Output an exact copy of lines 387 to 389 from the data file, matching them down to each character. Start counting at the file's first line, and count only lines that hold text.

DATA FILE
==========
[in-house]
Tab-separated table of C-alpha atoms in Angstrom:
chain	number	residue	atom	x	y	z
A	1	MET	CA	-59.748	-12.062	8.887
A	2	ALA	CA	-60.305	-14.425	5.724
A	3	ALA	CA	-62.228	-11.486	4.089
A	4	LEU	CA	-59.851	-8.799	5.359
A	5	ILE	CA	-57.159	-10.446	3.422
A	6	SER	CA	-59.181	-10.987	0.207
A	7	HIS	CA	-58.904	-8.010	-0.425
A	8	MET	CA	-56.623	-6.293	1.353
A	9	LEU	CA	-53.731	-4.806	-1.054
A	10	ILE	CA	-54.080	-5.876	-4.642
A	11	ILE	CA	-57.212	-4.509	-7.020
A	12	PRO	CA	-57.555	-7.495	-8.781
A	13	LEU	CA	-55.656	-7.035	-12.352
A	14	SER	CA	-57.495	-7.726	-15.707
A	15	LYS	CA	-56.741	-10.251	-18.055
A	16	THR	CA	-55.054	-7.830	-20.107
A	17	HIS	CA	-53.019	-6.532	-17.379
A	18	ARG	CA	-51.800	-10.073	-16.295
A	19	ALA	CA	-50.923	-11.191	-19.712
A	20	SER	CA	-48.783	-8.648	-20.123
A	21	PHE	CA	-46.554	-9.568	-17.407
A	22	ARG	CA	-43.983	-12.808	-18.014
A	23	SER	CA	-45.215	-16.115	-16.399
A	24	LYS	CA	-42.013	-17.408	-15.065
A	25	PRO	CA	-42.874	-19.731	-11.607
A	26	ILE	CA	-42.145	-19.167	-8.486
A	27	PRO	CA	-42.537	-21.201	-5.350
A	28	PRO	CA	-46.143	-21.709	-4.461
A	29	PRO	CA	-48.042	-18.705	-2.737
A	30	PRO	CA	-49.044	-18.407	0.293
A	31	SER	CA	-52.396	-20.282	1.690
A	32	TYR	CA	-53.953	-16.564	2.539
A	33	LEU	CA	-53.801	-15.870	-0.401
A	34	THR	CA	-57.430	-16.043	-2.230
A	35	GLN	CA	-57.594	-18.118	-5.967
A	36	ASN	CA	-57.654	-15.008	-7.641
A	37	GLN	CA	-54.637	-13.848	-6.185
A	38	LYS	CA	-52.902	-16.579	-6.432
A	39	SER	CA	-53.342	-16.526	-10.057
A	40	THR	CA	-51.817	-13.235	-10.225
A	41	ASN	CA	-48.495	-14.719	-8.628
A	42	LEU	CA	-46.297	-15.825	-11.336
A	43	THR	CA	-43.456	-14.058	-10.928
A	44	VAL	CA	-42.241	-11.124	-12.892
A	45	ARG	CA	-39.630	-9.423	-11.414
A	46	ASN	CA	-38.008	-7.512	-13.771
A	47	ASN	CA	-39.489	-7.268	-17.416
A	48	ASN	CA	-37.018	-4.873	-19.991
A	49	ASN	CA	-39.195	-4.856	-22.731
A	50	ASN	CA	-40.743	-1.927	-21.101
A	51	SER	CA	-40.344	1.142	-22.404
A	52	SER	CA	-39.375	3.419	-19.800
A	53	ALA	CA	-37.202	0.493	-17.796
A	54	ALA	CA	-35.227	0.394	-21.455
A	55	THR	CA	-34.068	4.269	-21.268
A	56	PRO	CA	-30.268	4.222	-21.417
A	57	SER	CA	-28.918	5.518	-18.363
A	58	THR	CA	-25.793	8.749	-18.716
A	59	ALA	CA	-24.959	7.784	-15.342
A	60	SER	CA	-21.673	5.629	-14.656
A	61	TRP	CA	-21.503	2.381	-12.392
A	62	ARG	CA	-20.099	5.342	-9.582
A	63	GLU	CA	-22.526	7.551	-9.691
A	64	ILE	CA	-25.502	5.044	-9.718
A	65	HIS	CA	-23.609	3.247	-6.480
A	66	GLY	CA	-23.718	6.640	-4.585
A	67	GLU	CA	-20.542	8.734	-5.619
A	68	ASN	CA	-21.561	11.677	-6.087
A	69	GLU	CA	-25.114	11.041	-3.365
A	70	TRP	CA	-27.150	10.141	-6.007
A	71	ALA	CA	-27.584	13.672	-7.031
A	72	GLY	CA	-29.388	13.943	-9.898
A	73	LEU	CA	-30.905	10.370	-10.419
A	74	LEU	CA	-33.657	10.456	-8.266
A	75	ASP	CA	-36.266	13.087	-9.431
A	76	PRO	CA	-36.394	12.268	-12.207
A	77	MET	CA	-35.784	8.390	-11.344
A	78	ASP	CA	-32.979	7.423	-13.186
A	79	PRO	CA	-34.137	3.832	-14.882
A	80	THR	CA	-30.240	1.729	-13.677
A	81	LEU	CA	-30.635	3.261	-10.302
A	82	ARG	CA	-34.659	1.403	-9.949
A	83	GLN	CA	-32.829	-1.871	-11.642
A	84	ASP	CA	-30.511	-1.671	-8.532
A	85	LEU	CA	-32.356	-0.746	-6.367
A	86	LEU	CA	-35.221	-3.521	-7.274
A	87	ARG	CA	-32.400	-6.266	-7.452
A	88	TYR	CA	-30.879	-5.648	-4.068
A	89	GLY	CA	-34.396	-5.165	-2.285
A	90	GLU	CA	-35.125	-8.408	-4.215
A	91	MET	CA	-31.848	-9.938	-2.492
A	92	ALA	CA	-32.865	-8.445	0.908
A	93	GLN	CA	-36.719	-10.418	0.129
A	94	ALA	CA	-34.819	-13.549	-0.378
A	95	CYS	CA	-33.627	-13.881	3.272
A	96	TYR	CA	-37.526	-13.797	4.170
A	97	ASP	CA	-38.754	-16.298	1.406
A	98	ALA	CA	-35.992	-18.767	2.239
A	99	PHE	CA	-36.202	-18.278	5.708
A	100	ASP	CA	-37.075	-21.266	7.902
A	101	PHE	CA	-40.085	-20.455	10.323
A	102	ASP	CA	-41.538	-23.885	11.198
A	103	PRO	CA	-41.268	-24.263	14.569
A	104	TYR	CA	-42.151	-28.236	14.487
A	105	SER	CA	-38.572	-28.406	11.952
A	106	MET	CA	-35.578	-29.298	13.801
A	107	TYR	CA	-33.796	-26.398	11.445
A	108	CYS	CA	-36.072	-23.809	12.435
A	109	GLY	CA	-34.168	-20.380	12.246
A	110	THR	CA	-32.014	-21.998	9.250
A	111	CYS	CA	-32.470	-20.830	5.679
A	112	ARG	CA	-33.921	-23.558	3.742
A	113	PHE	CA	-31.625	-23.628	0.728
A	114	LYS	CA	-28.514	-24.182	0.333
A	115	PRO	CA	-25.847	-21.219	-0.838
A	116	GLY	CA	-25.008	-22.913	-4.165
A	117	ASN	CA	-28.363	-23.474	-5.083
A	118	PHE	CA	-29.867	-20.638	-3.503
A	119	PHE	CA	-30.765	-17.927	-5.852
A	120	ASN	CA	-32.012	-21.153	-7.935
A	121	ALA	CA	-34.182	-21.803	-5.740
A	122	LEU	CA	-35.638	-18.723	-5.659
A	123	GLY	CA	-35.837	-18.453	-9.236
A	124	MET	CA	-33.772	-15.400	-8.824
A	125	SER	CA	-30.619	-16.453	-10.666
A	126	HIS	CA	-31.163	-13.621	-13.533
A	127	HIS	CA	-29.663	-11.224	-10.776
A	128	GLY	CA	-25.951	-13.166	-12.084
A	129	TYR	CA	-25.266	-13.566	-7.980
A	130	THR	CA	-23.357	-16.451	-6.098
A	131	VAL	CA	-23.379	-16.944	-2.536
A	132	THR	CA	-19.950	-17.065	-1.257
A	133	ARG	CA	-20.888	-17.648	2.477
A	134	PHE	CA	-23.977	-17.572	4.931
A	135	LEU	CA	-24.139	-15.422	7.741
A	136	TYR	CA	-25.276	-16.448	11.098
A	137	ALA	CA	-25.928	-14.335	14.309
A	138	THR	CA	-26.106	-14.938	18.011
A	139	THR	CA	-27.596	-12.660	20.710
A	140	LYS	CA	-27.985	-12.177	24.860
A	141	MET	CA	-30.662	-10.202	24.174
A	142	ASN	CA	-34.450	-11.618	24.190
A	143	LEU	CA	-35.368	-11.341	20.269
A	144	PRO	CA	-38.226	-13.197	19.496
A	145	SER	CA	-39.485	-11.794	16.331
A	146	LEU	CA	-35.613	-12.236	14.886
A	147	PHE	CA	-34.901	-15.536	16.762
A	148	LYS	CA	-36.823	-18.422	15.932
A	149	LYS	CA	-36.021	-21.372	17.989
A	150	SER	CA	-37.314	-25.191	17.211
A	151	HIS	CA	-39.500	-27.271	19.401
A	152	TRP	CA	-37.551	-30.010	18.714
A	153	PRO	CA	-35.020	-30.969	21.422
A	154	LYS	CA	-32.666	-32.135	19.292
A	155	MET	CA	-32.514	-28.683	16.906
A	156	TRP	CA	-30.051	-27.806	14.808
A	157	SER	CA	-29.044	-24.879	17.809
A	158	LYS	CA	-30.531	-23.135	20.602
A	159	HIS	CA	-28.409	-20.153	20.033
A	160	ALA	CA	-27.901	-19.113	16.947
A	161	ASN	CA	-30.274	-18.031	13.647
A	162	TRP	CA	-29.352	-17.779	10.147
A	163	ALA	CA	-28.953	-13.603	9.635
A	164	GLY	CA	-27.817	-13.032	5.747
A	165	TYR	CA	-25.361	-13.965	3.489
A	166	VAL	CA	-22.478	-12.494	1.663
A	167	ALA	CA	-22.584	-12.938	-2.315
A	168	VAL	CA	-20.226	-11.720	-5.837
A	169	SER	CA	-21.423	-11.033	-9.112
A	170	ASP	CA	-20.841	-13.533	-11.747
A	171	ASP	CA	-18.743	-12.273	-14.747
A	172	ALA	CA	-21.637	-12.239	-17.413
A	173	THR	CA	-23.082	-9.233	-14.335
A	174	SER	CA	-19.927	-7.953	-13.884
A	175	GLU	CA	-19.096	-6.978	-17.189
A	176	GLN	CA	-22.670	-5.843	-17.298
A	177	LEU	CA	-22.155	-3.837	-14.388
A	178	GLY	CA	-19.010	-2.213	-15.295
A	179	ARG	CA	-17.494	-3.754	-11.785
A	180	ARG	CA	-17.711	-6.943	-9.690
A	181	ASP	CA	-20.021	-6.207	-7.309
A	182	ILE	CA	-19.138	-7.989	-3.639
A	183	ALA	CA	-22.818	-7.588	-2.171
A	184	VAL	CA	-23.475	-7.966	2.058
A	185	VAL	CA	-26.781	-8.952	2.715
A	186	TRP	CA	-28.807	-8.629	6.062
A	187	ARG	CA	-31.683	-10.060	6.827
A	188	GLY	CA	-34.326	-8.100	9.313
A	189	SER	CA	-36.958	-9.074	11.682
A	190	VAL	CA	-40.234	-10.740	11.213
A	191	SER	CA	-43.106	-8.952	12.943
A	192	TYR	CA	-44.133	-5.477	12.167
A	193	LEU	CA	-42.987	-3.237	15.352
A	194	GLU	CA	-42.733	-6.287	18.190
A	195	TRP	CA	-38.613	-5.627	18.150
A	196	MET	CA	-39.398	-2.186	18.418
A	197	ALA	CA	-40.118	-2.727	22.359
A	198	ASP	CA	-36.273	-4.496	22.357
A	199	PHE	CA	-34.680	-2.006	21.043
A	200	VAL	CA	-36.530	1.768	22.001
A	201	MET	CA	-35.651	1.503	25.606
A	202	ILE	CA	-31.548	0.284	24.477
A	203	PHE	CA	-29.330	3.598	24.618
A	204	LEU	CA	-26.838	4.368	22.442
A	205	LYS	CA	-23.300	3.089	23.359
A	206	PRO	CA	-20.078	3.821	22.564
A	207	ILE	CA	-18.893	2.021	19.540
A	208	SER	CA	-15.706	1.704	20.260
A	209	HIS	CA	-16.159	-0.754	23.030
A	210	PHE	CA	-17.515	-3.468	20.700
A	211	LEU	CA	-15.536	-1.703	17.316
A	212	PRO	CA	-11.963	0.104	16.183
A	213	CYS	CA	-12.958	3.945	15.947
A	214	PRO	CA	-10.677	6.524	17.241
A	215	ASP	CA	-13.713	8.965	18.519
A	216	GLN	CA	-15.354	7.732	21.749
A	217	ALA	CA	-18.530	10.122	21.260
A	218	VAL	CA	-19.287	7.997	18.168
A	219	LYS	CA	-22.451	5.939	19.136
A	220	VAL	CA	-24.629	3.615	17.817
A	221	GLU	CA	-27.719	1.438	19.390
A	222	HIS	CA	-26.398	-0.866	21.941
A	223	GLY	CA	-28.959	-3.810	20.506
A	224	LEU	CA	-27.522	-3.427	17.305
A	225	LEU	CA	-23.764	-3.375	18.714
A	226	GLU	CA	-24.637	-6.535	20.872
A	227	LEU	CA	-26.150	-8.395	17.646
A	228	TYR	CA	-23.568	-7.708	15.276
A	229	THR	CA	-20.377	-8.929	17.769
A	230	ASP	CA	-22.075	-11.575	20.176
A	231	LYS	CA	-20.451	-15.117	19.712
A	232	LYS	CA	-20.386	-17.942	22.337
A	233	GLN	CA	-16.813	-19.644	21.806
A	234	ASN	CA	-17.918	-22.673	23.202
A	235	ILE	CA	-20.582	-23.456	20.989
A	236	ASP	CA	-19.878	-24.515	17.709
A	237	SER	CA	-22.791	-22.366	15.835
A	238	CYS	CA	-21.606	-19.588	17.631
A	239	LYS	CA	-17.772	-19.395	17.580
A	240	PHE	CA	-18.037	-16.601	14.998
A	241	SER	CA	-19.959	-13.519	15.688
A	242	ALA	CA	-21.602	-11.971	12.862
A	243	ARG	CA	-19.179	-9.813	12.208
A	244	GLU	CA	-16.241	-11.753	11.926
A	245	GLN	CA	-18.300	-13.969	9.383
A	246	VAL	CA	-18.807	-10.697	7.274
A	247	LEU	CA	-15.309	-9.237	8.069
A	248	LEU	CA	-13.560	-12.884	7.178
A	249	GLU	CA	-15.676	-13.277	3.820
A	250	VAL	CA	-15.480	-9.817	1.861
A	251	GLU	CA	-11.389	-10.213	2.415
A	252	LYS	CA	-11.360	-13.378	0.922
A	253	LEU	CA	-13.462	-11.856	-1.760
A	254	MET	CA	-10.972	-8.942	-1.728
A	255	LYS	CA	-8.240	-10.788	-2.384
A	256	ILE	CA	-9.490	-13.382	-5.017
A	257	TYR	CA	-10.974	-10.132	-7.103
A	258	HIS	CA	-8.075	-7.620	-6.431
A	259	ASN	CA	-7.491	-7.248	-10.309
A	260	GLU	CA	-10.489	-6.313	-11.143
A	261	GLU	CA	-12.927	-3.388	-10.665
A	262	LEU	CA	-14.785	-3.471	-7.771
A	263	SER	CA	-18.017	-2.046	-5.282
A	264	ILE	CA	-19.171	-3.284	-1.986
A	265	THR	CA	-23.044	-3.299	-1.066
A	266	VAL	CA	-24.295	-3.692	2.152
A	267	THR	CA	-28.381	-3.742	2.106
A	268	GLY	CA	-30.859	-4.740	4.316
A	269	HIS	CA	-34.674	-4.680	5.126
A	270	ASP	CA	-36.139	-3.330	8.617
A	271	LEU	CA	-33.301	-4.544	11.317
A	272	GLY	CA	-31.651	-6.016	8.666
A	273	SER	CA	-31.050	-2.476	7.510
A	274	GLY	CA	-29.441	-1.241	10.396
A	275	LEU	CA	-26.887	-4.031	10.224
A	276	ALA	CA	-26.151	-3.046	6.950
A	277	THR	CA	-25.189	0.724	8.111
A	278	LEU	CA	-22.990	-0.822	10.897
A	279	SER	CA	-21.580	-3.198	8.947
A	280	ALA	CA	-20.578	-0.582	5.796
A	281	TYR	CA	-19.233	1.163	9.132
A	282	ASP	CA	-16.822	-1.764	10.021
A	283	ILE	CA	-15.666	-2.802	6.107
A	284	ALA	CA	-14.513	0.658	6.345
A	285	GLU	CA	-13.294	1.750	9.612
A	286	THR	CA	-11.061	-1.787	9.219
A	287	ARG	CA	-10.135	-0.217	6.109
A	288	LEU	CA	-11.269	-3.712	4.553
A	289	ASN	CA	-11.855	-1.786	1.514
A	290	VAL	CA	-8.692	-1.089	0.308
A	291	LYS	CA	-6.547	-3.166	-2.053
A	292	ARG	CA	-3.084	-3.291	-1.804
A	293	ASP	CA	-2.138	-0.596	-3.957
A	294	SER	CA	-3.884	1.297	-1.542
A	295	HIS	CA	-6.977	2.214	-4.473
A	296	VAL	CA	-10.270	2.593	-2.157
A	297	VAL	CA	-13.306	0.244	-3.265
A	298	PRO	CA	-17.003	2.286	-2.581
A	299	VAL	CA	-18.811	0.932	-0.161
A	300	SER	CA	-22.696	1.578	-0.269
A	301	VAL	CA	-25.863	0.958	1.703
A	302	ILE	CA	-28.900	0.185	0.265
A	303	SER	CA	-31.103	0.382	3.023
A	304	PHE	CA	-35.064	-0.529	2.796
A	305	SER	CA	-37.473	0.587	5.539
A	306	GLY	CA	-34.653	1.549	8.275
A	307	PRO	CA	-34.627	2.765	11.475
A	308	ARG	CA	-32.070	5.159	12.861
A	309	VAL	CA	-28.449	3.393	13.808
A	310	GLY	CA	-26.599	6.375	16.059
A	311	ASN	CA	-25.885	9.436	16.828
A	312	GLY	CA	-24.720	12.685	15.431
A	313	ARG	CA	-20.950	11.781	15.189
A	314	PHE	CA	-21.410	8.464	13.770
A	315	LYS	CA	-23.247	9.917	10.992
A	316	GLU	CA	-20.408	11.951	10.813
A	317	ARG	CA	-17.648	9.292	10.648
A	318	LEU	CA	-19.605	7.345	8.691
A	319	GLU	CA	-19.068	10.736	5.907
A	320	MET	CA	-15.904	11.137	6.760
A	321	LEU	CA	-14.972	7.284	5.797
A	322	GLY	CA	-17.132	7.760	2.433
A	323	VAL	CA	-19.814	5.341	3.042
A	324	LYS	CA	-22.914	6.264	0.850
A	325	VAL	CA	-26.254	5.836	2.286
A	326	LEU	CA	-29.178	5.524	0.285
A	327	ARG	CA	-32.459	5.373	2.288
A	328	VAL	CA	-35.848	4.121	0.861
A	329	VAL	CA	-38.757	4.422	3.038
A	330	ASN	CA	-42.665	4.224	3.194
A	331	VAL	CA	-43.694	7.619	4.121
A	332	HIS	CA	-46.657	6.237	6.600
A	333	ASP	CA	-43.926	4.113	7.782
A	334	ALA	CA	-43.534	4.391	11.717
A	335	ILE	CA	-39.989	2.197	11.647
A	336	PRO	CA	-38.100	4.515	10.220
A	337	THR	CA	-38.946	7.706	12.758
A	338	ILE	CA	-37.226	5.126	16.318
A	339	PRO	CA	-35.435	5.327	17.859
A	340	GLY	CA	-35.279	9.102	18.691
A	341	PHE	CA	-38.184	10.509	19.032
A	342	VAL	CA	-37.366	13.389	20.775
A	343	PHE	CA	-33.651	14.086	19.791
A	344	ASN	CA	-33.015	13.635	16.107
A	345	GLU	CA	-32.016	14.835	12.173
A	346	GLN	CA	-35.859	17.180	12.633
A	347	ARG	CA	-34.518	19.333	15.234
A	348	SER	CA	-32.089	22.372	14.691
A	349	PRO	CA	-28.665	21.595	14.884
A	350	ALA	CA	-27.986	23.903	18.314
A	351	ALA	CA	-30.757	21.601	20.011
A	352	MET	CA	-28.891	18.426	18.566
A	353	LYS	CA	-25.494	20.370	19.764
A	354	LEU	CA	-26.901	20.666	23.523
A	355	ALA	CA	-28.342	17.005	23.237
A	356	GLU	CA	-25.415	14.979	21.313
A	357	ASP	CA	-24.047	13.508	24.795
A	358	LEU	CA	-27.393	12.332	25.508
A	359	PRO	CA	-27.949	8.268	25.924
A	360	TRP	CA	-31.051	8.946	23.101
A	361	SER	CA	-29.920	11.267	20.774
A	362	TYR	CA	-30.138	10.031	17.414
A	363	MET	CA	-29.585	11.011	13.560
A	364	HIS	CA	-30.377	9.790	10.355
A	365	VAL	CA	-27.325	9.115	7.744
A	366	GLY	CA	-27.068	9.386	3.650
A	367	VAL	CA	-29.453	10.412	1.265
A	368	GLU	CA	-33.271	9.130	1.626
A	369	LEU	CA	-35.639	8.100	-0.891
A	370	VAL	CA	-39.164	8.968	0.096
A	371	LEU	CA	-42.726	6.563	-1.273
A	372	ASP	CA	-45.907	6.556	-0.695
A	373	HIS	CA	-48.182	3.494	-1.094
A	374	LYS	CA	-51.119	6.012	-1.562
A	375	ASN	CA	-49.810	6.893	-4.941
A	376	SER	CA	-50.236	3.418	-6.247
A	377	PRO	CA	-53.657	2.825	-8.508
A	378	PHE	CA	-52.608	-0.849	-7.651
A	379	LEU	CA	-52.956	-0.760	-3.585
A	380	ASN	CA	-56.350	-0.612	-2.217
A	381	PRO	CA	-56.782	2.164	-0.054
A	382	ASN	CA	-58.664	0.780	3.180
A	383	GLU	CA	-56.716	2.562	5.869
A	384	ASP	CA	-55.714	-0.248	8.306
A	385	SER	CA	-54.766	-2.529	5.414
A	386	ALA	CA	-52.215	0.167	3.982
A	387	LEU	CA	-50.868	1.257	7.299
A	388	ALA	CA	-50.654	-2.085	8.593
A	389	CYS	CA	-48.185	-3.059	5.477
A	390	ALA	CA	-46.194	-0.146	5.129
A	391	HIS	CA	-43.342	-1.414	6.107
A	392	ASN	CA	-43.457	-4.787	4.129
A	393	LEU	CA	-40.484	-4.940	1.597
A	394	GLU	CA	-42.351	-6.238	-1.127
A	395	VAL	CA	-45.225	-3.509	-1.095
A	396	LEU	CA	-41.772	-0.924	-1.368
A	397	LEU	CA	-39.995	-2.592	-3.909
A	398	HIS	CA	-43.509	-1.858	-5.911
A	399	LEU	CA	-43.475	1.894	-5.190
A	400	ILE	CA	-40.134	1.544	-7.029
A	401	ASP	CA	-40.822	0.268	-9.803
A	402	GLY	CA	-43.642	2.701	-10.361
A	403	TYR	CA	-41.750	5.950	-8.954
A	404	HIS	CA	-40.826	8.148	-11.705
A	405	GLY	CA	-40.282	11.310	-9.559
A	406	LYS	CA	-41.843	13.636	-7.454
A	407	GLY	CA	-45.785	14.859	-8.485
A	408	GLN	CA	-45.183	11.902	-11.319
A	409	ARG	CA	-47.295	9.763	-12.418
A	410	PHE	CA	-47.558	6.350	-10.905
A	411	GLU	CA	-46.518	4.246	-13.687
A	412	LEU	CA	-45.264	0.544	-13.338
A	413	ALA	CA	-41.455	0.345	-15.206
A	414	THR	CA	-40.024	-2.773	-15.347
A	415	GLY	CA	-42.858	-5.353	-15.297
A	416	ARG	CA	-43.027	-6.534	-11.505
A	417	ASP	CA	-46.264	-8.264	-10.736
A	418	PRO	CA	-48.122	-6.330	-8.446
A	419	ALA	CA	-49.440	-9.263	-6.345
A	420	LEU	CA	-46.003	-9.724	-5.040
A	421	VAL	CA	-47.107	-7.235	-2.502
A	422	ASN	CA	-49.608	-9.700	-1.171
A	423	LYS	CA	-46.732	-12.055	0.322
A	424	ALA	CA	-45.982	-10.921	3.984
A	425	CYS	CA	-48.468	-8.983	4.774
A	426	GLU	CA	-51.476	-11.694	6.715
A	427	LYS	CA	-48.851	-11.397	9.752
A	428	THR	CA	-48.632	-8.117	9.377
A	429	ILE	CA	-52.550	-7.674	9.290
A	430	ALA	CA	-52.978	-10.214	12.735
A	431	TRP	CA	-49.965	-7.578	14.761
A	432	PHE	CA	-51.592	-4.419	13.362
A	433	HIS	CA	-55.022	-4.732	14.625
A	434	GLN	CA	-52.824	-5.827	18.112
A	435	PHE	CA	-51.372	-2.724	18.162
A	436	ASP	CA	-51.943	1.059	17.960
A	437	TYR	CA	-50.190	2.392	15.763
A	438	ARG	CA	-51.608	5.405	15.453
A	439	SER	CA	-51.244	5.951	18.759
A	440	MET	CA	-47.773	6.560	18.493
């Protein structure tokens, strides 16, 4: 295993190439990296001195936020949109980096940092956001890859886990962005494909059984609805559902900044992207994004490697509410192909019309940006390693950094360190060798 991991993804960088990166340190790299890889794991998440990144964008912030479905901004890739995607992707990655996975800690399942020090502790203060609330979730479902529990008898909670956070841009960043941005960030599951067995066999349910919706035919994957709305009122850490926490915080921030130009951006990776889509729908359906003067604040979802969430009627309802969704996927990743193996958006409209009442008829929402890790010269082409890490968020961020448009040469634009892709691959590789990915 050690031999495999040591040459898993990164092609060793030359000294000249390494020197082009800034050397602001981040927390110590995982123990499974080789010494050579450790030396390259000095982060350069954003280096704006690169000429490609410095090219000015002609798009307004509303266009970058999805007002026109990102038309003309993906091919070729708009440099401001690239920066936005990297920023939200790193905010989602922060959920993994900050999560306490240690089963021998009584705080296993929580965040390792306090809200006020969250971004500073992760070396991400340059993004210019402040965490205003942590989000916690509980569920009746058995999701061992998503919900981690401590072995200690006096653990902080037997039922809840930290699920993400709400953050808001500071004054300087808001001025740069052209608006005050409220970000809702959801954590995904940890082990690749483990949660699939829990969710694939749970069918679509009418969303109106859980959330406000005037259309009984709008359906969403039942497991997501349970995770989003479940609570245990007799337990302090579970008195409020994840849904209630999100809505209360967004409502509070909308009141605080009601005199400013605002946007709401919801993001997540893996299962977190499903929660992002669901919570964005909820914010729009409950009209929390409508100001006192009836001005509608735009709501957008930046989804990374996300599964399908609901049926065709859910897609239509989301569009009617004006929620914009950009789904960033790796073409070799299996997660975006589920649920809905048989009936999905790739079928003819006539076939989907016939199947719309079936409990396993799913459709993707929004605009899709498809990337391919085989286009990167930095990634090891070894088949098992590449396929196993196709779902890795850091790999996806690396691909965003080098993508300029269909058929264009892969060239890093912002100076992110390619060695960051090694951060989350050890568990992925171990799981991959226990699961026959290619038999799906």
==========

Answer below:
A	384	ASP	CA	-55.714	-0.248	8.306
A	385	SER	CA	-54.766	-2.529	5.414
A	386	ALA	CA	-52.215	0.167	3.982